Have you ever found yourself walking down the street on a rainy day without an umbrella and suddenly experienced vendors offering them at a ridiculously elevated price? It’s all about supply and demand. They’ve got it, and they know you’re willing to pay more for it.
In America’s housing market, it looks like it’s raining. There isn’t enough housing inventory, and there are many looking to buy. We’re presented with an unprecedented market primarily driven by the pandemic, in which prices have spiked and brokers have to work harder than ever to secure a property for their clients.
A low inventory and high demand have caused people to compete for properties. Many buyers have found themselves making multiple offers, and the growing housing shortage has taken buyers to a level of exhaustion many haven’t seen in a long time. Brokers are submitting more offers than ever before and working with clients over more extended periods due to increased competition. Real estate agents and buyers are equally exhausted, having difficulty understanding just how competitive the market is.
Why is the United States going through such inventory insanity?
Picture this: It’s 8:00 a.m. and your cat is looking at you, trying to figure out why you’re still home. The government has asked you to stay in your one-bedroom apartment indefinitely, and your partner is helping you set up a decent enough background for your future in the shape of virtual meetings while your kid asks you to play.
In other words, an economy in which most are working from home coupled with a year-long quarantine has spurred many to relocate to bigger homes or new locations.
To add to that, low interest rates have allowed more people to afford their dream homes. If you’re in the upper 33% of income distribution in the U.S., chances are you are financially stable and have more disposable income than in any given year — and you probably also need more space.
Another critical factor is that Millennials are reaching their home-buying age. I found a great resource prepared by the Freddie Mac single-family department that dives deeper into why Millennials are arguably the most influential generation since Baby Boomers, in great part because they make up the largest share of the new-home-buying population. Millennials are ready to buy their first homes.
And it is not only homes designed for Millennials, with median prices, that are experiencing demand. A recent report from Corcoran reveals that Manhattan has seen a significant spike in the luxury market as well, with its biggest first quarter of signed contracts since 2007. Whoever said New York is dead was clearly not investing in real estate.
Foreign investors are another critical factor worth mentioning, especially in major cities such as New York. As we head out of the pandemic and foreign investors return, buyers who have been taking advantage of low-interest rates may stumble upon higher prices due to this quarter’s closings being recorded.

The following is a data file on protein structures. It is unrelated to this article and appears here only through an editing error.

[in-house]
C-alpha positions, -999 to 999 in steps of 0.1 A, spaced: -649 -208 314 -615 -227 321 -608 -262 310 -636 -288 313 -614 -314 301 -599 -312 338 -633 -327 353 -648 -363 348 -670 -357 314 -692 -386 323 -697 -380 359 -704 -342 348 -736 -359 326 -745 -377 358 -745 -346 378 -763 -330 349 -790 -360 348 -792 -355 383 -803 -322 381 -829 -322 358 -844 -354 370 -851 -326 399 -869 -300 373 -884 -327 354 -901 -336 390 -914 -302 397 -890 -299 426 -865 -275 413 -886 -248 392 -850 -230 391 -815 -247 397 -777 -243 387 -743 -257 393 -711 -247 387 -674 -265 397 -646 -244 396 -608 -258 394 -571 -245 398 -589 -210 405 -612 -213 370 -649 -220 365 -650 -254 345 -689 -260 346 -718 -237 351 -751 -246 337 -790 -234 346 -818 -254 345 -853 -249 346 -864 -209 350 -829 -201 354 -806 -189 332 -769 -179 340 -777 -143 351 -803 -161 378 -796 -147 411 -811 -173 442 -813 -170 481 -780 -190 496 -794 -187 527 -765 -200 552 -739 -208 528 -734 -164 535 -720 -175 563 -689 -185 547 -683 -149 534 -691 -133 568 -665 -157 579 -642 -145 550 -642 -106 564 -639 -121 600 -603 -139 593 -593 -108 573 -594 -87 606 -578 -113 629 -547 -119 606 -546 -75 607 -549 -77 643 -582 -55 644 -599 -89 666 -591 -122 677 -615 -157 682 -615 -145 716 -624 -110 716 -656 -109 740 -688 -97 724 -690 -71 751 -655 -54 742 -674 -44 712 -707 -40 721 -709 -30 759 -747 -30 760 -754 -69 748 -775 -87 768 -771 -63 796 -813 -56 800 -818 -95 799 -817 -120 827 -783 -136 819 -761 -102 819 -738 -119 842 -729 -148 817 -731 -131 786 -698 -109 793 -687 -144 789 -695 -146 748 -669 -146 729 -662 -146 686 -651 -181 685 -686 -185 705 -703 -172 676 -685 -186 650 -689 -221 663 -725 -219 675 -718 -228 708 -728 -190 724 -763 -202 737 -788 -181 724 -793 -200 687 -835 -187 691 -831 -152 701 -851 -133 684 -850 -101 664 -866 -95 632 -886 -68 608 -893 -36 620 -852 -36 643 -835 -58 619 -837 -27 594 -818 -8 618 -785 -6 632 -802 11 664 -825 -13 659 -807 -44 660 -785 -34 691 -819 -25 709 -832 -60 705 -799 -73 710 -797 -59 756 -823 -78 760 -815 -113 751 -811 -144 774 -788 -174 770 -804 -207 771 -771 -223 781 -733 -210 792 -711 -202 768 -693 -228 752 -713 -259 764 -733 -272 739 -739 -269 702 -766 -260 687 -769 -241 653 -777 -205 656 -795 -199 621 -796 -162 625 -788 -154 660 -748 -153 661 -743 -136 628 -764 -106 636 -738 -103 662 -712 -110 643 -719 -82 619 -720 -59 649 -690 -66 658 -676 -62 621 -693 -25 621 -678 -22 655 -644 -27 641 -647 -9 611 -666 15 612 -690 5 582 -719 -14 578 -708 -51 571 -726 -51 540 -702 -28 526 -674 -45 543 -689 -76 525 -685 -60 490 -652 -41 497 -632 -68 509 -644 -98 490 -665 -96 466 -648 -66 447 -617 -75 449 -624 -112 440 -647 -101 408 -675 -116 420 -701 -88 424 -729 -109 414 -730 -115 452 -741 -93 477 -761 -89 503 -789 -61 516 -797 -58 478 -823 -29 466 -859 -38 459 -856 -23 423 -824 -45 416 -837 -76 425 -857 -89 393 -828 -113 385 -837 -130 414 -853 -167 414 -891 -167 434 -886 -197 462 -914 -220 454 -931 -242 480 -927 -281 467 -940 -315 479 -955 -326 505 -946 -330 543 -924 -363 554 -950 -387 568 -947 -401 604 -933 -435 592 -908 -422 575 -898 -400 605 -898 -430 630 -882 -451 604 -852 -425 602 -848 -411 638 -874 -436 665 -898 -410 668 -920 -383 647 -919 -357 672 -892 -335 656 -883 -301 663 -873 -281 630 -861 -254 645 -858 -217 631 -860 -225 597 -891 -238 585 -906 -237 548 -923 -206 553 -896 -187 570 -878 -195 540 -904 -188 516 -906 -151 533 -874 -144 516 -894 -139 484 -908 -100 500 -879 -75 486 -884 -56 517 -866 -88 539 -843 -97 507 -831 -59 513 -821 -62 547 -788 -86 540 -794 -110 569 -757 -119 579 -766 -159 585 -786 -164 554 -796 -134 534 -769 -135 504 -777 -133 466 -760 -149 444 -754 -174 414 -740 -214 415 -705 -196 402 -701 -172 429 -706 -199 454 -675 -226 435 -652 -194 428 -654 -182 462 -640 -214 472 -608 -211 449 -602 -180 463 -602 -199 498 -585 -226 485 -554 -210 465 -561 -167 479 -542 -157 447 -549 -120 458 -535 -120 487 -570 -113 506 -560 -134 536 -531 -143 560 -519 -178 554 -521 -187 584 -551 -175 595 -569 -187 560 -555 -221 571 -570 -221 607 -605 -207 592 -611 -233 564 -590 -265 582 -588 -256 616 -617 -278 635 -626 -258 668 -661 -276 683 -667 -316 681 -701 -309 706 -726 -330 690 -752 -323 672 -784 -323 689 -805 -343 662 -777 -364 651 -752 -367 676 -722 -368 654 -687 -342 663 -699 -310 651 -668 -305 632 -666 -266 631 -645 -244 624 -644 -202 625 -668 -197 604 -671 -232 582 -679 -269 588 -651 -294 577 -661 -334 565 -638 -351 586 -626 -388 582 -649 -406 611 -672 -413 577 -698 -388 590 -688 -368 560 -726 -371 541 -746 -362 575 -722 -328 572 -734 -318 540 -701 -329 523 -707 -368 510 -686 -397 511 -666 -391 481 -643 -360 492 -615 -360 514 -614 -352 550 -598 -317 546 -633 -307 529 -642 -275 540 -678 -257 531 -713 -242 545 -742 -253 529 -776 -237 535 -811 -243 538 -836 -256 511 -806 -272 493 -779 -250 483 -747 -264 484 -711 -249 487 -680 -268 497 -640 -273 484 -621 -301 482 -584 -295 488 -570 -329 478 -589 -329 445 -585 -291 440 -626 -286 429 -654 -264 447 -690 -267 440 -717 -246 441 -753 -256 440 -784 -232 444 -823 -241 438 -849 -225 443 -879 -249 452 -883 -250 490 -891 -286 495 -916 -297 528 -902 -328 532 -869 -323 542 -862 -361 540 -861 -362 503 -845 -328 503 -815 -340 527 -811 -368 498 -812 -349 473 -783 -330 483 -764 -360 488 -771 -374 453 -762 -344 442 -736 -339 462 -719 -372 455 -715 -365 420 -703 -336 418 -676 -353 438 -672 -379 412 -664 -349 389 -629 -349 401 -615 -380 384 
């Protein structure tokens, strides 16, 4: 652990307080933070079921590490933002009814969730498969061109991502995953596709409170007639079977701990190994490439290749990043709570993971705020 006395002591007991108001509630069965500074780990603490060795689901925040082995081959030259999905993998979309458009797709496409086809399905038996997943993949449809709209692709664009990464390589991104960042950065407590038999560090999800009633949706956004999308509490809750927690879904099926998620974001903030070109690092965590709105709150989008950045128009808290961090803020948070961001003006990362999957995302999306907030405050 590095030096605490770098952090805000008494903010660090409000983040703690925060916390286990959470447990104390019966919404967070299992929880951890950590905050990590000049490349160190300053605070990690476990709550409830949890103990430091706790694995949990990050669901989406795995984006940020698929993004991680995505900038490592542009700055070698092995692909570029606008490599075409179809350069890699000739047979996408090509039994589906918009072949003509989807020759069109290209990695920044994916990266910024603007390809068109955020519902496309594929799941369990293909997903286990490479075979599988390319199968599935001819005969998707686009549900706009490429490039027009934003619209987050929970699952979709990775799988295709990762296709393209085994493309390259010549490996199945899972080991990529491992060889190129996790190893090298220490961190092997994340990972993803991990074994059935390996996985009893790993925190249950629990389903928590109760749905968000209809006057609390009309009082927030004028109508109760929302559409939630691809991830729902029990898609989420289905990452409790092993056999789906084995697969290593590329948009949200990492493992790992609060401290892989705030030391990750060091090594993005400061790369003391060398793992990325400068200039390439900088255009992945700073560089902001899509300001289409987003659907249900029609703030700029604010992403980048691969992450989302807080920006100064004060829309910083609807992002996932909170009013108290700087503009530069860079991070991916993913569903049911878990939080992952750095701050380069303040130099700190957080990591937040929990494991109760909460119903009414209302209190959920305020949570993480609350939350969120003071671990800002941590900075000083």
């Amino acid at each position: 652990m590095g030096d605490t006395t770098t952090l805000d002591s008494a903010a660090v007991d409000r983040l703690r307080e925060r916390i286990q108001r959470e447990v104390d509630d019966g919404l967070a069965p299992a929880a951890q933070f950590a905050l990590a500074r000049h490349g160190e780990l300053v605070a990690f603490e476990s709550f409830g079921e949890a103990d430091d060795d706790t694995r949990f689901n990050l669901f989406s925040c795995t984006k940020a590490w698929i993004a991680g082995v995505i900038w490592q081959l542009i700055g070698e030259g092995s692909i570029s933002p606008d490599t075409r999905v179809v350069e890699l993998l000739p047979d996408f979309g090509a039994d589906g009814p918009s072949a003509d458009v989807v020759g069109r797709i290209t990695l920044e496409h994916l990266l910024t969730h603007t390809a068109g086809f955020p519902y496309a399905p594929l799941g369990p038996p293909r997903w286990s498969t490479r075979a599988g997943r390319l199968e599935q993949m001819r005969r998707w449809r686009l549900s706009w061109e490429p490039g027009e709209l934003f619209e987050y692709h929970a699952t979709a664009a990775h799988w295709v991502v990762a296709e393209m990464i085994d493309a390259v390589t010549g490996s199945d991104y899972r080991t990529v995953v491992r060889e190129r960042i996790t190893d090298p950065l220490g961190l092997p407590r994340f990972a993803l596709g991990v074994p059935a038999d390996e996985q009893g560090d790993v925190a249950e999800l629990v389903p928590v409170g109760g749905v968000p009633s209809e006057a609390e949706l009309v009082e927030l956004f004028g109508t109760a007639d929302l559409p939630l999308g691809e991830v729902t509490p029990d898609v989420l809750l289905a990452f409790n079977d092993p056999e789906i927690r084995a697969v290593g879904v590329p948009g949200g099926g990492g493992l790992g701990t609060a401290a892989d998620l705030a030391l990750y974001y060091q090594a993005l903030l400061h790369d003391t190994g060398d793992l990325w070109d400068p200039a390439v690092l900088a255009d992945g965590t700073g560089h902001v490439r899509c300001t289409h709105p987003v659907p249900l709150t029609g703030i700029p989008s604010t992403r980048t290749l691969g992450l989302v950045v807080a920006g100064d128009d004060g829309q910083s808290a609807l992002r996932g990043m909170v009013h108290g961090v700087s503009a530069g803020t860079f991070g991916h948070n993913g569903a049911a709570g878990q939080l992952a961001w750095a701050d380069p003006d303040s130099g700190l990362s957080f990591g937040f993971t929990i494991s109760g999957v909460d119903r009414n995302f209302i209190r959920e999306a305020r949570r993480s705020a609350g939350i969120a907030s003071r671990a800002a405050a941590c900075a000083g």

A Shortening Of Supply
The roots of the shortage in inventory dates back more than a decade. Zillow’s senior economist recently shared (registration required) that since 2007, developers have been radically under-building, especially when it comes to single-family homes. Most recently, labor shortages brought by the pandemic have halted the construction industry.
To add to that, more investors have been joining the market in the purchase of new homes. Looking for a quick appreciation, investors have been finding more safety in residential real estate than other alternatives such as U.S. Treasury bonds, stores, restaurants or the hospitality industry. Almost a quarter of all housing transactions are reportedly going to investors. With investors rushing into the market, everyday buyers find themselves outmatched.
Lastly, many potential sellers have been holding onto their properties. Some expect to get a higher price; others simply can’t sell their property because they live in it and can’t get out.
Even though the drop in mortgage rates is good news for those looking to take advantage of the very-low-rate environment, cash continues to be king. There is fierce competition, in part because there are new players such as Redfin or Zillow looking to compete in the purchase of available properties. Buyers today often have to write multiple bids to keep up with their competitors, some giving up entirely, feeling demoralized after facing numerous rejections.
Without an increase in supply, renters struggling to become homeowners will have an even tougher time purchasing their first home. At the end of March, there were 1.07 million housing units on the market — a shocking 28% decrease year over year. A lack of inventory is the biggest challenge affecting today’s market, leading many to turn instead to home building or securing a property outside dense cities, where they tend to find better opportunities.
Is there any good news? Yes. We are in a heightened state of the market, which will not stay like this forever. Many of the industry’s top leaders I’ve conversed with seem to agree that a correction will occur in 2022.
We are finding ourselves at the beginning of a new economic cycle, and there are bound to be many new exciting opportunities — so let’s keep our eyes open to find them.